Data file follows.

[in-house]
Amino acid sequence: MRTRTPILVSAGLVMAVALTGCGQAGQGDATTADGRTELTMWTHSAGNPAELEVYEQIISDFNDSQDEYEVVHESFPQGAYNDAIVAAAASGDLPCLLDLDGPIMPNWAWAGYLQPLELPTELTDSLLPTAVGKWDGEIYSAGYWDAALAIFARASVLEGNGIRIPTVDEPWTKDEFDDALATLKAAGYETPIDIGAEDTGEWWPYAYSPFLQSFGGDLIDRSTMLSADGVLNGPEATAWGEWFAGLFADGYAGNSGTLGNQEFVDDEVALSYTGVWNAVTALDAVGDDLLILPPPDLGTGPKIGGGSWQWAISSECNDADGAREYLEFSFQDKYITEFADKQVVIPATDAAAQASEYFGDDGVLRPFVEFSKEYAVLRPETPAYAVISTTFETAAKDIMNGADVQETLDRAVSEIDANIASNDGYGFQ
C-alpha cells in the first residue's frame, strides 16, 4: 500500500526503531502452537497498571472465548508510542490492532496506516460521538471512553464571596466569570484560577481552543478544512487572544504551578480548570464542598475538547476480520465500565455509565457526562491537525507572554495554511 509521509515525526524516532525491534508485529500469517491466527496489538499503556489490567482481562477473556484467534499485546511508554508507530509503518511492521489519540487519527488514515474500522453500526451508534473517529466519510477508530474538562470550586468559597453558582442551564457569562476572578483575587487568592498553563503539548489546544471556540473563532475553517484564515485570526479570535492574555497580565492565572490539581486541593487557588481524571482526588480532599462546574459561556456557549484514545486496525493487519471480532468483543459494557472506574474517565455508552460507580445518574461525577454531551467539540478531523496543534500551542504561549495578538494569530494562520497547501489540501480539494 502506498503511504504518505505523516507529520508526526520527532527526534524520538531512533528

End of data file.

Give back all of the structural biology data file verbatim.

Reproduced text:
[in-house]
Amino acid sequence: MRTRTPILVSAGLVMAVALTGCGQAGQGDATTADGRTELTMWTHSAGNPAELEVYEQIISDFNDSQDEYEVVHESFPQGAYNDAIVAAAASGDLPCLLDLDGPIMPNWAWAGYLQPLELPTELTDSLLPTAVGKWDGEIYSAGYWDAALAIFARASVLEGNGIRIPTVDEPWTKDEFDDALATLKAAGYETPIDIGAEDTGEWWPYAYSPFLQSFGGDLIDRSTMLSADGVLNGPEATAWGEWFAGLFADGYAGNSGTLGNQEFVDDEVALSYTGVWNAVTALDAVGDDLLILPPPDLGTGPKIGGGSWQWAISSECNDADGAREYLEFSFQDKYITEFADKQVVIPATDAAAQASEYFGDDGVLRPFVEFSKEYAVLRPETPAYAVISTTFETAAKDIMNGADVQETLDRAVSEIDANIASNDGYGFQ
C-alpha cells in the first residue's frame, strides 16, 4: 500500500526503531502452537497498571472465548508510542490492532496506516460521538471512553464571596466569570484560577481552543478544512487572544504551578480548570464542598475538547476480520465500565455509565457526562491537525507572554495554511 509521509515525526524516532525491534508485529500469517491466527496489538499503556489490567482481562477473556484467534499485546511508554508507530509503518511492521489519540487519527488514515474500522453500526451508534473517529466519510477508530474538562470550586468559597453558582442551564457569562476572578483575587487568592498553563503539548489546544471556540473563532475553517484564515485570526479570535492574555497580565492565572490539581486541593487557588481524571482526588480532599462546574459561556456557549484514545486496525493487519471480532468483543459494557472506574474517565455508552460507580445518574461525577454531551467539540478531523496543534500551542504561549495578538494569530494562520497547501489540501480539494 502506498503511504504518505505523516507529520508526526520527532527526534524520538531512533528